Oh yeah, it was all pretty beautiful. The guys got up really early one morning to see the sun come up and I’ve got to say I just went no, fuck you, I want my sleep. Isn’t that terrible!

[Euan said he wanted to paint the “thrill” of being in that landscape.]

The sublime.

Yeah, the Caspar David Friedrich thing. An absolute total influence. All those guys used to do their pilgrimage to the Alps and things, so it’s not that dissimilar, really.

You get the sense in these paintings that you’re a long way from civilisation and human comforts.

Yeah. I don’t do the climbing stuff any more so it’s not dangerous, but you are in an environment if anything goes wrong you’re a long way from any kind of help or support or anything.

When were you a climber? In your 20s and 30s? 

No, younger. And I wasn’t a very good one. I was pretty crappy at it, because it’s one of those things you have to be pretty committed and you also have to be pretty fearless, and I’m not. I wasn’t fearless and I wasn’t committed really. I loved it, and what I loved about it was being in that environment. The thing about climbing mountains, there was a thrill in that, but just being in that environment was just so amazing. You want to be in more and more extreme environments, and you need those skills to help you. But having the guide there was a real bonus and they supplied all the equipment which was just brilliant too.

Euan Macleod in his studio, with Jade keeping him company

When you were there on the mountain, you could work?

Yes, I worked on the acrylics and a few drawings. So the middle panel [of the triptych], that has developed from one of those drawings that I did up there. Just the sense of seeing this ice fall, how the ice fell off the mountain and down into the glacier, it was just spectacular. I’m so pleased I can show you that [the triptych] because I only finished it on Friday.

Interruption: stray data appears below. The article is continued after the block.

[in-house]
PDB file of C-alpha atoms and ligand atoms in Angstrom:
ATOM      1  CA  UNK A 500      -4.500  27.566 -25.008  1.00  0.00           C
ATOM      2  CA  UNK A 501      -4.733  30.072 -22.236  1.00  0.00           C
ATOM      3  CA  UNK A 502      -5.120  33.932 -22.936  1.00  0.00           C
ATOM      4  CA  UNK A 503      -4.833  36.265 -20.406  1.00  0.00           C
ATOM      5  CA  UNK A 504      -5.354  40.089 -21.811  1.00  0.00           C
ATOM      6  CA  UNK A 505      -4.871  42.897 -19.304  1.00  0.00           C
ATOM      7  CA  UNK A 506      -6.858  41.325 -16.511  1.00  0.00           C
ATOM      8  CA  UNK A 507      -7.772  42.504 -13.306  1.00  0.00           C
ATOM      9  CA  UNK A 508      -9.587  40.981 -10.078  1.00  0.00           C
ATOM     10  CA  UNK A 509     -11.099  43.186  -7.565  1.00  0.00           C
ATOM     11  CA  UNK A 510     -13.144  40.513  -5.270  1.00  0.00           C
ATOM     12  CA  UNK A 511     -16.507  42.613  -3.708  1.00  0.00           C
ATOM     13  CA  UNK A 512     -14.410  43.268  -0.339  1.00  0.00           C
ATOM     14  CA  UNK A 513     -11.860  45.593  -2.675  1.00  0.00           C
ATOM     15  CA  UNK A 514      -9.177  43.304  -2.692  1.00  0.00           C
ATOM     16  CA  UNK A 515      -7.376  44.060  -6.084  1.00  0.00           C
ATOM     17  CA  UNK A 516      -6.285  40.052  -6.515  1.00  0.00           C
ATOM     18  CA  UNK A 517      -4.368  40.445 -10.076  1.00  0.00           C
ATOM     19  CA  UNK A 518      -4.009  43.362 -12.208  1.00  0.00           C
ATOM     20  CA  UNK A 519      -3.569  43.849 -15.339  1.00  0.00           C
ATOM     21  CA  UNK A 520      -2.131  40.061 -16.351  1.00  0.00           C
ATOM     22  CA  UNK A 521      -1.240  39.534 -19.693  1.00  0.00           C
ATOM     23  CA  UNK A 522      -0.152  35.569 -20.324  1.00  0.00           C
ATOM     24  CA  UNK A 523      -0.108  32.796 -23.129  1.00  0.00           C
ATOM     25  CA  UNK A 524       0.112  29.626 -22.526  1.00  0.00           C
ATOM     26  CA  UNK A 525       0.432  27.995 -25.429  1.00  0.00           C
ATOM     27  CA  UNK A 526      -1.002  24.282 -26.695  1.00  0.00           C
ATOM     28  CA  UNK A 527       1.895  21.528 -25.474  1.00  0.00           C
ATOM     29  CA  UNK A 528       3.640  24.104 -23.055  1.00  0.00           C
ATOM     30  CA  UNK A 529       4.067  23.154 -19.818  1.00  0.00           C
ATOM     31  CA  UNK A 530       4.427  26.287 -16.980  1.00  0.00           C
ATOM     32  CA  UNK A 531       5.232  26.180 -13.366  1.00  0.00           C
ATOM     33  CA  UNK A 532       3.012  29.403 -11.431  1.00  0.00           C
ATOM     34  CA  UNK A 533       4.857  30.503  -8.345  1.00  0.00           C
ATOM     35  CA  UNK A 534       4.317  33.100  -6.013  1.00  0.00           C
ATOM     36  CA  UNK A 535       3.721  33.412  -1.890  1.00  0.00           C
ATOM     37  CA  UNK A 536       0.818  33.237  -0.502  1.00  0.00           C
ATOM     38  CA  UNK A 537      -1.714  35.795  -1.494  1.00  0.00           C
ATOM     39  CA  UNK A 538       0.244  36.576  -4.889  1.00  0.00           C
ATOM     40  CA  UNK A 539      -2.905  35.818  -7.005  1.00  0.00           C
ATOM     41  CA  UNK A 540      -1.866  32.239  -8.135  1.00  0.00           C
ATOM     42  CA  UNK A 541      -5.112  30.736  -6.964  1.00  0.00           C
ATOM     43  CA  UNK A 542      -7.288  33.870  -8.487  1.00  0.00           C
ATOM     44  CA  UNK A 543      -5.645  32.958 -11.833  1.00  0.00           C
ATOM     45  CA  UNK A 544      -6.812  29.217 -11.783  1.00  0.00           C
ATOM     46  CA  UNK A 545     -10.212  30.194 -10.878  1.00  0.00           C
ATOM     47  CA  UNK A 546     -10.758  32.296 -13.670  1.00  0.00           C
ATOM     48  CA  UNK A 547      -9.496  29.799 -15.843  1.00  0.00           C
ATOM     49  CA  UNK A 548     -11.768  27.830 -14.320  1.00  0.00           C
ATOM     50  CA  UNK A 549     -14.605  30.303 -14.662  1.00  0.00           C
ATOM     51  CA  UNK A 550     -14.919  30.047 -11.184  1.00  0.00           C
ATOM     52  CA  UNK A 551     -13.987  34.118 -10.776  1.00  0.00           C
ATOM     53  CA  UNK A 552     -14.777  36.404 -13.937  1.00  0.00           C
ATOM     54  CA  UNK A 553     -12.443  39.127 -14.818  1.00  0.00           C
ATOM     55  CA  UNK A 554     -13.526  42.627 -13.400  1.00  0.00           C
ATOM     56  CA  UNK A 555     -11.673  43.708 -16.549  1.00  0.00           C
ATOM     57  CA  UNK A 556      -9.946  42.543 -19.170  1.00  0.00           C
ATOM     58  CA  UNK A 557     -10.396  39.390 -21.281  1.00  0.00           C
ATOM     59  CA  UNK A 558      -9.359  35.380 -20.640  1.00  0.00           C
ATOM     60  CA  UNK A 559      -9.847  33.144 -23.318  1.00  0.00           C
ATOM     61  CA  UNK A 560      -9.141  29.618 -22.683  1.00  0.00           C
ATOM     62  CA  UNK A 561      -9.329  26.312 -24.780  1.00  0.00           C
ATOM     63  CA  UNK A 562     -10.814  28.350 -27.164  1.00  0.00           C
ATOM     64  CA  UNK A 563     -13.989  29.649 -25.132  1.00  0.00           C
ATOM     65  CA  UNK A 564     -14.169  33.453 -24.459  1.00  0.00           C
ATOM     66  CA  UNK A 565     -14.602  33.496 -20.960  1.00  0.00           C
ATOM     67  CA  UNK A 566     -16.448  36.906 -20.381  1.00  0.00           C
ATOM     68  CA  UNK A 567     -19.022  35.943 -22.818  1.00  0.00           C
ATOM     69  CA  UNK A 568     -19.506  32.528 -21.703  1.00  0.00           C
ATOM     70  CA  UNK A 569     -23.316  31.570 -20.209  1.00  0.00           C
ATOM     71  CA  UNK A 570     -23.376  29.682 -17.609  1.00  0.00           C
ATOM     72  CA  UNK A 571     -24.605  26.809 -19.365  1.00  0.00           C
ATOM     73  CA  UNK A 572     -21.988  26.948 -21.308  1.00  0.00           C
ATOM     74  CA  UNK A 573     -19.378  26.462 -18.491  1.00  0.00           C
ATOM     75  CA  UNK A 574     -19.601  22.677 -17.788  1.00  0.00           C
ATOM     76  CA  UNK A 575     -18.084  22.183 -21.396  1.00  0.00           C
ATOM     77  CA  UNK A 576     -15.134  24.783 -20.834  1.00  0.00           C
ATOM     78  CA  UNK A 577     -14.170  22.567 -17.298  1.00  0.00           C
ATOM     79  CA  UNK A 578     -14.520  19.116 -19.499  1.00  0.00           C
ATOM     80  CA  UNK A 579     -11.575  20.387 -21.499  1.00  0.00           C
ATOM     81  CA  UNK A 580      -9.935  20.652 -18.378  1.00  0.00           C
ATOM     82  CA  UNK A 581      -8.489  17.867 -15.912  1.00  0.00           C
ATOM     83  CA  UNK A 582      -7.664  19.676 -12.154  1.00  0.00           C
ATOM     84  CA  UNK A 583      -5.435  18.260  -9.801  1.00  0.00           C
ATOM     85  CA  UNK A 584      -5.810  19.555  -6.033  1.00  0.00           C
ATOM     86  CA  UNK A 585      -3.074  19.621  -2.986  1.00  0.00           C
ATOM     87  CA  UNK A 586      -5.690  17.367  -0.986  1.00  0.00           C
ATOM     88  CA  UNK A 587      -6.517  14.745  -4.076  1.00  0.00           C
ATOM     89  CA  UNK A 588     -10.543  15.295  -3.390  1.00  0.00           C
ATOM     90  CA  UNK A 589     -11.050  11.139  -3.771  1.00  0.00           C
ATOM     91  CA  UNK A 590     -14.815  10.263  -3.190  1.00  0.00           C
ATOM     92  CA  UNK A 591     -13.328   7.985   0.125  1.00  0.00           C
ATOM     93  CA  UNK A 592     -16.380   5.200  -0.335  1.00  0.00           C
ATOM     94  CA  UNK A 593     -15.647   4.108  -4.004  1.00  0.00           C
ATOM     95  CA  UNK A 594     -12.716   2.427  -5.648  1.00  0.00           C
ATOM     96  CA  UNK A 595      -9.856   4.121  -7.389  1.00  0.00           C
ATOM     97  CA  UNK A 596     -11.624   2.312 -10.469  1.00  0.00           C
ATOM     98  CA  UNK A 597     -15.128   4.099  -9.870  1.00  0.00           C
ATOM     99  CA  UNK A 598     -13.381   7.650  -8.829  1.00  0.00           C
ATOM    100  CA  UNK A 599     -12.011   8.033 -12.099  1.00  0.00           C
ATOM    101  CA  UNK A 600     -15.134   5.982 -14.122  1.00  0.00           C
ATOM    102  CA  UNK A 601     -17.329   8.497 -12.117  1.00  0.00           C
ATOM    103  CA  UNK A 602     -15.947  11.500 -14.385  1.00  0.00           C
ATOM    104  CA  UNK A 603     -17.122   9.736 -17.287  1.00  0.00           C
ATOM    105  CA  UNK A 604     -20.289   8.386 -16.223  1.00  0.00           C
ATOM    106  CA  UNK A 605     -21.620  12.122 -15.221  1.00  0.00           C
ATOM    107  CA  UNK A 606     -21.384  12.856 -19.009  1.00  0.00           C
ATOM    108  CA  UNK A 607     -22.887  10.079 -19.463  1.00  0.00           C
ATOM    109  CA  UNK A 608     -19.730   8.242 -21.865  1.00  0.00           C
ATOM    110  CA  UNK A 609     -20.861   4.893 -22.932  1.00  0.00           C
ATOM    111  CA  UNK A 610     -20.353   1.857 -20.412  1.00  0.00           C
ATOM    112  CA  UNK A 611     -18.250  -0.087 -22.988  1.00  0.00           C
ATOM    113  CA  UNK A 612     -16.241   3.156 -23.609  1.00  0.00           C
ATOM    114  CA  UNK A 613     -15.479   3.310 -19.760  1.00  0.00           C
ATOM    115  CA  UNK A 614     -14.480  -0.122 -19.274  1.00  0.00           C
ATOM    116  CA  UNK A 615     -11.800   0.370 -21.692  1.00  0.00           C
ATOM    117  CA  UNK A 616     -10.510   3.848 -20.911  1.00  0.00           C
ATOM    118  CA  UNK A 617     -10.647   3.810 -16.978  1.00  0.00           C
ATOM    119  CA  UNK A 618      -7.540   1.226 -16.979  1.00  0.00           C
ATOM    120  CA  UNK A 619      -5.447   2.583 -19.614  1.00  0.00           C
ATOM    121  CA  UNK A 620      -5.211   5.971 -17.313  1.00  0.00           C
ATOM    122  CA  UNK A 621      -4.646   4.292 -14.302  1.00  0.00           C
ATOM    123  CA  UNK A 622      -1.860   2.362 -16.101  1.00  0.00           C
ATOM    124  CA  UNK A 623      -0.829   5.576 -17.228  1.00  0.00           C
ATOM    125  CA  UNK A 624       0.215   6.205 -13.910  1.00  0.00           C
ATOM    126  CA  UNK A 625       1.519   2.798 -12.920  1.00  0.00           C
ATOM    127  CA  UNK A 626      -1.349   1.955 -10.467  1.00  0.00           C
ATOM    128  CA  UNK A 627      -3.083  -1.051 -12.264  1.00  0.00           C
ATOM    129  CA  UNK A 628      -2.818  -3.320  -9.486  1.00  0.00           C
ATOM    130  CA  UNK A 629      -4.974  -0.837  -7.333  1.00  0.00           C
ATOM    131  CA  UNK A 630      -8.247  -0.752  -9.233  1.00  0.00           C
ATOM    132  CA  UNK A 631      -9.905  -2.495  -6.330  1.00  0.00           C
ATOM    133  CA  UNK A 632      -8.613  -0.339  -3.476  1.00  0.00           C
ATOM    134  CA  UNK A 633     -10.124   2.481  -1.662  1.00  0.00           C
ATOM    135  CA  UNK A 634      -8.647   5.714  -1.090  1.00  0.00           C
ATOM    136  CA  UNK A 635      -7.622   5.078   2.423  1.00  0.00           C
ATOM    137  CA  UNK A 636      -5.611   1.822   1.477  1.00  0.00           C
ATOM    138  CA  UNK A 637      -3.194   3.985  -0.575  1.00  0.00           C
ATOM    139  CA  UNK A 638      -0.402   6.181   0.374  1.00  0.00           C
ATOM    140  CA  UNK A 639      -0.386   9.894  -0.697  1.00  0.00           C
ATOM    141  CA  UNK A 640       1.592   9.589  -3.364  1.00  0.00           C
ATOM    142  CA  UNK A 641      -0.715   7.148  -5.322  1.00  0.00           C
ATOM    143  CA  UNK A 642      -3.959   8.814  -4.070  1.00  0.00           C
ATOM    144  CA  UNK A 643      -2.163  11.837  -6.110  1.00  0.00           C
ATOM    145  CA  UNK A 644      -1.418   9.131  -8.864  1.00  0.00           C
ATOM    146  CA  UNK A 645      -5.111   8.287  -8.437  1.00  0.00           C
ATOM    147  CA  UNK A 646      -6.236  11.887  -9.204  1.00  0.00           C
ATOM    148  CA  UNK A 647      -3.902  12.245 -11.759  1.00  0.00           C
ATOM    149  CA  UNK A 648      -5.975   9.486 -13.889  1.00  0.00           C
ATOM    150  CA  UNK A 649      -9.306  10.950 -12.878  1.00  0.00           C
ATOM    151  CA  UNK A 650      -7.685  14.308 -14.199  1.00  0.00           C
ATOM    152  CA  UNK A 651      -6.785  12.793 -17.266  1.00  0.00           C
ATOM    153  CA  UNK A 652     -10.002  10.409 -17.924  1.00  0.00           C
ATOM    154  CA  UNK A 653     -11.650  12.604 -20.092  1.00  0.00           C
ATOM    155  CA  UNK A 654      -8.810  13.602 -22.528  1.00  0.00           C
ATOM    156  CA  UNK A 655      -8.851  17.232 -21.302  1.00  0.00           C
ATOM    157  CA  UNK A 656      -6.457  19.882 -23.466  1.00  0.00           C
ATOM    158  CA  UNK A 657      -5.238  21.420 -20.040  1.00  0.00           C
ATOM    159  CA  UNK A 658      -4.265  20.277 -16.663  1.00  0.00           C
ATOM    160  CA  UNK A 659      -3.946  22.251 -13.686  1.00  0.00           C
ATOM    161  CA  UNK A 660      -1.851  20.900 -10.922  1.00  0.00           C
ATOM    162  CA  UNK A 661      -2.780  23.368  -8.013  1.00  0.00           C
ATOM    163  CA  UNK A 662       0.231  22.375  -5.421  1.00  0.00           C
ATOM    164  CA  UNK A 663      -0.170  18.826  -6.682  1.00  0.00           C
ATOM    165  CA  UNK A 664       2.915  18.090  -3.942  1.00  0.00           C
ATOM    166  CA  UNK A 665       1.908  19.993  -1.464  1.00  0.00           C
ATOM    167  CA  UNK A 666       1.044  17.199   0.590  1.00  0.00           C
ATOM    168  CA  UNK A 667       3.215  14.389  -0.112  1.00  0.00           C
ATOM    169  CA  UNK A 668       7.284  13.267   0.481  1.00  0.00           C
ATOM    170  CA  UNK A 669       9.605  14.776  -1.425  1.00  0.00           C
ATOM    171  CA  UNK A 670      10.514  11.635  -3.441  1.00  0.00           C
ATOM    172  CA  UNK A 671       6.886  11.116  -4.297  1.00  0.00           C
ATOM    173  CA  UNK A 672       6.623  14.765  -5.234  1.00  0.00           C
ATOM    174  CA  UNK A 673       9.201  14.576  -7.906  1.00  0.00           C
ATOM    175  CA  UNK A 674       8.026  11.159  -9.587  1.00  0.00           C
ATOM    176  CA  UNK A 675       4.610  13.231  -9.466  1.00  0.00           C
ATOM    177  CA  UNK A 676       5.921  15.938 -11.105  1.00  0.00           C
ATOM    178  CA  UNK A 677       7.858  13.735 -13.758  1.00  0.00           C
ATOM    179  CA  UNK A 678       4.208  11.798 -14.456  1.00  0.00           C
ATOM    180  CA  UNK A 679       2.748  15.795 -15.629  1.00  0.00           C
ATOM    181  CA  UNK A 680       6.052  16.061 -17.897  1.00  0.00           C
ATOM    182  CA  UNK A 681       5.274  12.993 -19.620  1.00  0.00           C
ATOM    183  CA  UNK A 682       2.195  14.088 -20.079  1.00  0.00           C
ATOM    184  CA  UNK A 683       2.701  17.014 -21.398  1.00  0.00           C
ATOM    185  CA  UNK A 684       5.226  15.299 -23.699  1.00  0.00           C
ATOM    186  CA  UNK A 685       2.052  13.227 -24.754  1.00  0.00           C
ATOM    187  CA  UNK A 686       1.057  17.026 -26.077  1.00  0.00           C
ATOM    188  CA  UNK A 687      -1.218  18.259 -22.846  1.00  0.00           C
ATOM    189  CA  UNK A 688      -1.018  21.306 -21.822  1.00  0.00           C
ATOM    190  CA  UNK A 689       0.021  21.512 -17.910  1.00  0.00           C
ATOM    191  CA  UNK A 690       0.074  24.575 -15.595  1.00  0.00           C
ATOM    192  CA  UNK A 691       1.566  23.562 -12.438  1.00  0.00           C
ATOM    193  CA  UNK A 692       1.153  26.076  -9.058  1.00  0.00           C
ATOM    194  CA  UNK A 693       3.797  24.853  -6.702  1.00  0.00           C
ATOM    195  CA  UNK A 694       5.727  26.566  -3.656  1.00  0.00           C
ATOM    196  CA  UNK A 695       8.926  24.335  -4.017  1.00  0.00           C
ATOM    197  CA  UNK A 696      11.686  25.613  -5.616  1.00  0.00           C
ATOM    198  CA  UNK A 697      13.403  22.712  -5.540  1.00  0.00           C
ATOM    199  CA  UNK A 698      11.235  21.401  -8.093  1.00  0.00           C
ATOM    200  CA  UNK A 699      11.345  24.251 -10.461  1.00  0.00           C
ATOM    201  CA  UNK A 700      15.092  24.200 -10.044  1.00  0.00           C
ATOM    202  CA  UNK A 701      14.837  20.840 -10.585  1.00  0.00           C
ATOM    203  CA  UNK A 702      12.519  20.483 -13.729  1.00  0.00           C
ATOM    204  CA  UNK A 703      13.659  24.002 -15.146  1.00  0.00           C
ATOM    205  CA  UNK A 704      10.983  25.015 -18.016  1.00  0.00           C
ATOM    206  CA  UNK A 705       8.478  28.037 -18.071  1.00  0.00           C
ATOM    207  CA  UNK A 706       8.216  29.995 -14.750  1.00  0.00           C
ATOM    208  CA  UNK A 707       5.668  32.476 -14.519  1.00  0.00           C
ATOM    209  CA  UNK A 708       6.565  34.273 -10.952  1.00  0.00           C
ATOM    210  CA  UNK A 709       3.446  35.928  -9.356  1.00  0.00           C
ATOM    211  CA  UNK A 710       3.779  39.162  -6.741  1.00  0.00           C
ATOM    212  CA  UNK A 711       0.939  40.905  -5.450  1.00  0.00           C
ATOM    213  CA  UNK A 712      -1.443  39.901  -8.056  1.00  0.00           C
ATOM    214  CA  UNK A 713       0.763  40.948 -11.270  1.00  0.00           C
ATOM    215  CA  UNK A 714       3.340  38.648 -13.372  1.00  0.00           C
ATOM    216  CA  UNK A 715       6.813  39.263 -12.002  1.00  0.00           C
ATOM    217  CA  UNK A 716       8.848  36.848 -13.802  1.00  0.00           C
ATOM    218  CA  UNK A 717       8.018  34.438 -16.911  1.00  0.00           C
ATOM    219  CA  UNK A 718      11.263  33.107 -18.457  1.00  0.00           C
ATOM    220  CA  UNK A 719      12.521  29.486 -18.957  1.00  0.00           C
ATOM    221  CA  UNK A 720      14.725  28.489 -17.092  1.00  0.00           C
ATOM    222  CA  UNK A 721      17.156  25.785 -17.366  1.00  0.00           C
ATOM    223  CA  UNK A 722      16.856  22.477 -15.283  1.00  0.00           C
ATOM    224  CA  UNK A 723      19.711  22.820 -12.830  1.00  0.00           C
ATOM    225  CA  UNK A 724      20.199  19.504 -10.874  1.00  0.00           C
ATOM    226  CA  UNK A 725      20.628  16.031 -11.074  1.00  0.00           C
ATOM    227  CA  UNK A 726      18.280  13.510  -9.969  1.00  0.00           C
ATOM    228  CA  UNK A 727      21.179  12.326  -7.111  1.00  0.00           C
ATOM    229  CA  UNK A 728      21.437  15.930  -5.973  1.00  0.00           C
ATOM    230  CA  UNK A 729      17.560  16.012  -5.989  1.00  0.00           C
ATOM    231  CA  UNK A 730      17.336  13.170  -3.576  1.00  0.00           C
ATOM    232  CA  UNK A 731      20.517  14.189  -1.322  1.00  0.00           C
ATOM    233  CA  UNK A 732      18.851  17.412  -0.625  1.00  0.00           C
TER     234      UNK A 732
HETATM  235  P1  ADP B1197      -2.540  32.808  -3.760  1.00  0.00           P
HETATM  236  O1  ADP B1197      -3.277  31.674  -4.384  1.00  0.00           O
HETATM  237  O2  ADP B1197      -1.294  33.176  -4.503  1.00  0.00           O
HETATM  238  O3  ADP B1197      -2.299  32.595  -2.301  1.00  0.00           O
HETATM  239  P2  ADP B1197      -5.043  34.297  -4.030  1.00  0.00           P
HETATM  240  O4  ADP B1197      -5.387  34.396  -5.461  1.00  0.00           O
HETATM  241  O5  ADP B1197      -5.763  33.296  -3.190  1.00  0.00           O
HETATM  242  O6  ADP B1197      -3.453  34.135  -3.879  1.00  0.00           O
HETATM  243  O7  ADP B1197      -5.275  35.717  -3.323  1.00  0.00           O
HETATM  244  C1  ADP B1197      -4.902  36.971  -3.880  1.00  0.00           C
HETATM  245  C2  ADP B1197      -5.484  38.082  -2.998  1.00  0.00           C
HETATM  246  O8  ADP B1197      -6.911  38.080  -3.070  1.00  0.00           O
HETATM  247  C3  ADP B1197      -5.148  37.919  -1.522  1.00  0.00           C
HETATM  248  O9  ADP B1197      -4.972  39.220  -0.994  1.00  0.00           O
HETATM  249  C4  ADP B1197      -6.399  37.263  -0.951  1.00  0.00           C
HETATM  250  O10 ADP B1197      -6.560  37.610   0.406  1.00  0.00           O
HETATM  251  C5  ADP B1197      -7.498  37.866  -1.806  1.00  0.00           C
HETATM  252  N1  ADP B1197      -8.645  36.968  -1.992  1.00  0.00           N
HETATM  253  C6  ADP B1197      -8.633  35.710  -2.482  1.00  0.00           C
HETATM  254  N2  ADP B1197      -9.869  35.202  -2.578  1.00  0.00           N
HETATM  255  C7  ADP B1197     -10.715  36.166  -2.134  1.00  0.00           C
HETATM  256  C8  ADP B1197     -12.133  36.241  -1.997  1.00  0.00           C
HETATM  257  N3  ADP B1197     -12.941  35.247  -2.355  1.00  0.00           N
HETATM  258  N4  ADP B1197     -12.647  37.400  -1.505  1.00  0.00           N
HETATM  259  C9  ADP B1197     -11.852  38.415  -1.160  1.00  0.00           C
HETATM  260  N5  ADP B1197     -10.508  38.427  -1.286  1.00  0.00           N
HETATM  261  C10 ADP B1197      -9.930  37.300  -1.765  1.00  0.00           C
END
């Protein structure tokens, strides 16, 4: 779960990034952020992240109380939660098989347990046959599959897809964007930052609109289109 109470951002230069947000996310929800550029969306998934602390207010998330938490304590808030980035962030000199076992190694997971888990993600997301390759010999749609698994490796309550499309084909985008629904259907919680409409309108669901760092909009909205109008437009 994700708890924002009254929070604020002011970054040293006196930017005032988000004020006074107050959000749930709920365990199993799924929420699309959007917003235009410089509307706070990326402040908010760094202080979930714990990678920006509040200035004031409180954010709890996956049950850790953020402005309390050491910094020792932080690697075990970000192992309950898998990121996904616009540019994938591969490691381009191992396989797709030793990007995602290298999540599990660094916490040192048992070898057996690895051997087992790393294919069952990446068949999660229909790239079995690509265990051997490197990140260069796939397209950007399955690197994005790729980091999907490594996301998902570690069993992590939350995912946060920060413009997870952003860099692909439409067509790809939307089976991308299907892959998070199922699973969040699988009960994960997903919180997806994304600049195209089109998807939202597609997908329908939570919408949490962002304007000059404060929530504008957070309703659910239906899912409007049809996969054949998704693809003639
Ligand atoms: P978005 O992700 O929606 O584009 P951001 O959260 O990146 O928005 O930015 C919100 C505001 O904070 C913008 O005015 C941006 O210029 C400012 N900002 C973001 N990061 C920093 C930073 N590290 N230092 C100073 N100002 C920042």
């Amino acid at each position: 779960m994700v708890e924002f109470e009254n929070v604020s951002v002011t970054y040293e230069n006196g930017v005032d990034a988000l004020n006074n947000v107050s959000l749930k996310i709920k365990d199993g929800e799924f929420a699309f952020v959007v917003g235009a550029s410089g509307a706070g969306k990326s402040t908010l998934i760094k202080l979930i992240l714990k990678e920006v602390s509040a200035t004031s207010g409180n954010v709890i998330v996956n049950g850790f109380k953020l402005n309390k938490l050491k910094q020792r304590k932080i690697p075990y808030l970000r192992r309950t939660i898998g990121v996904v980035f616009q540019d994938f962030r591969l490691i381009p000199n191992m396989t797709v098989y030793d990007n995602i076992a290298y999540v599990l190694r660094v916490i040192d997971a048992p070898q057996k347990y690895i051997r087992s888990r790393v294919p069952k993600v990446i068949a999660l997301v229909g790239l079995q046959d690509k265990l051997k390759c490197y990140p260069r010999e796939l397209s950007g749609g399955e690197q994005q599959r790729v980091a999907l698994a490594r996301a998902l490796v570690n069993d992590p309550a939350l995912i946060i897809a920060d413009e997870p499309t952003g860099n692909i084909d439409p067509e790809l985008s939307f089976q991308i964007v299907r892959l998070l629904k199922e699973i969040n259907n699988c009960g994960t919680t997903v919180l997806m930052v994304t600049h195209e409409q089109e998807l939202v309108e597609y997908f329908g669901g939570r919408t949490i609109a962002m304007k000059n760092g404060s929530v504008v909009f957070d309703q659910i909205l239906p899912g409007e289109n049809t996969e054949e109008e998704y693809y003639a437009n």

It’s that sense of being helpless, you’re so tiny in nature. But you’re also not. We’re destroying that landscape, you know, that humanity, well global warming has been terribly, you know, Mount Cook has had a great big huge chunk fall off it and it’s receding all the time. The Tasman Glacier, when I was about 19 when I went up, I walked all the way up. There’s no way you could do that now. It’s so broken up and receded so far. There wasn’t a lake at the end of it when I went up then. Now there’s this massive lake that jet boats go around on and take tourists on. And that’s in, what, 40 years? You look at it and you think, we’re buggering it up.

At least COVID is keeping lots of planes out of the sky for the moment. 

I do probably need to sit in one place and digest where I’ve gone rather than just go flying around. We were going to be going to Greece and Crete in September which would have been great, but I’m enjoying doing this [his current work based on the Mount Cook trip]. That’s the thing, you go on one of those trips and your focus gets shifted and you sometimes, I mean I don’t know where this will lead to. You never know where they’ll go.


Elizabeth Fortescue, September 19, 2020